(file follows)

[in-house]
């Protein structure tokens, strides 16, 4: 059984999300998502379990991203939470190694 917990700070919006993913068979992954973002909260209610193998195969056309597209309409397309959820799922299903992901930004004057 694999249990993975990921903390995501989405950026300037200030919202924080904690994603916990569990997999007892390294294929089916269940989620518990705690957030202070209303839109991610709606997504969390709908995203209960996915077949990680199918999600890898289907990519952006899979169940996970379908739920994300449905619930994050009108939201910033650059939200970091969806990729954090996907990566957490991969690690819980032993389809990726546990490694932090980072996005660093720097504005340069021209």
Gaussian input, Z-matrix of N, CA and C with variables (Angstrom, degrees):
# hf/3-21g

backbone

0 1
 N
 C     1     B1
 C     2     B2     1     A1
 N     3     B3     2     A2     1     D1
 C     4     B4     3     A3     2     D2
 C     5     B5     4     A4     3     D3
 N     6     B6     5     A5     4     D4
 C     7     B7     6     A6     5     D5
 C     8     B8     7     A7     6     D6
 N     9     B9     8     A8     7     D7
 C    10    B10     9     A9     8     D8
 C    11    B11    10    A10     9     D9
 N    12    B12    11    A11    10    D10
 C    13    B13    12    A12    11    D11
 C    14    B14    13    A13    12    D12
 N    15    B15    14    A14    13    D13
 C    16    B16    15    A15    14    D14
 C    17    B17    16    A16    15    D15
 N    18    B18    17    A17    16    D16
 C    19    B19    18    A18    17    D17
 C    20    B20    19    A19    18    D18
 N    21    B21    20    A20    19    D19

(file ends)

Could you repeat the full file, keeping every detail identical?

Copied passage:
[in-house]
């Protein structure tokens, strides 16, 4: 059984999300998502379990991203939470190694 917990700070919006993913068979992954973002909260209610193998195969056309597209309409397309959820799922299903992901930004004057 694999249990993975990921903390995501989405950026300037200030919202924080904690994603916990569990997999007892390294294929089916269940989620518990705690957030202070209303839109991610709606997504969390709908995203209960996915077949990680199918999600890898289907990519952006899979169940996970379908739920994300449905619930994050009108939201910033650059939200970091969806990729954090996907990566957490991969690690819980032993389809990726546990490694932090980072996005660093720097504005340069021209």
Gaussian input, Z-matrix of N, CA and C with variables (Angstrom, degrees):
# hf/3-21g

backbone

0 1
 N
 C     1     B1
 C     2     B2     1     A1
 N     3     B3     2     A2     1     D1
 C     4     B4     3     A3     2     D2
 C     5     B5     4     A4     3     D3
 N     6     B6     5     A5     4     D4
 C     7     B7     6     A6     5     D5
 C     8     B8     7     A7     6     D6
 N     9     B9     8     A8     7     D7
 C    10    B10     9     A9     8     D8
 C    11    B11    10    A10     9     D9
 N    12    B12    11    A11    10    D10
 C    13    B13    12    A12    11    D11
 C    14    B14    13    A13    12    D12
 N    15    B15    14    A14    13    D13
 C    16    B16    15    A15    14    D14
 C    17    B17    16    A16    15    D15
 N    18    B18    17    A17    16    D16
 C    19    B19    18    A18    17    D17
 C    20    B20    19    A19    18    D18
 N    21    B21    20    A20    19    D19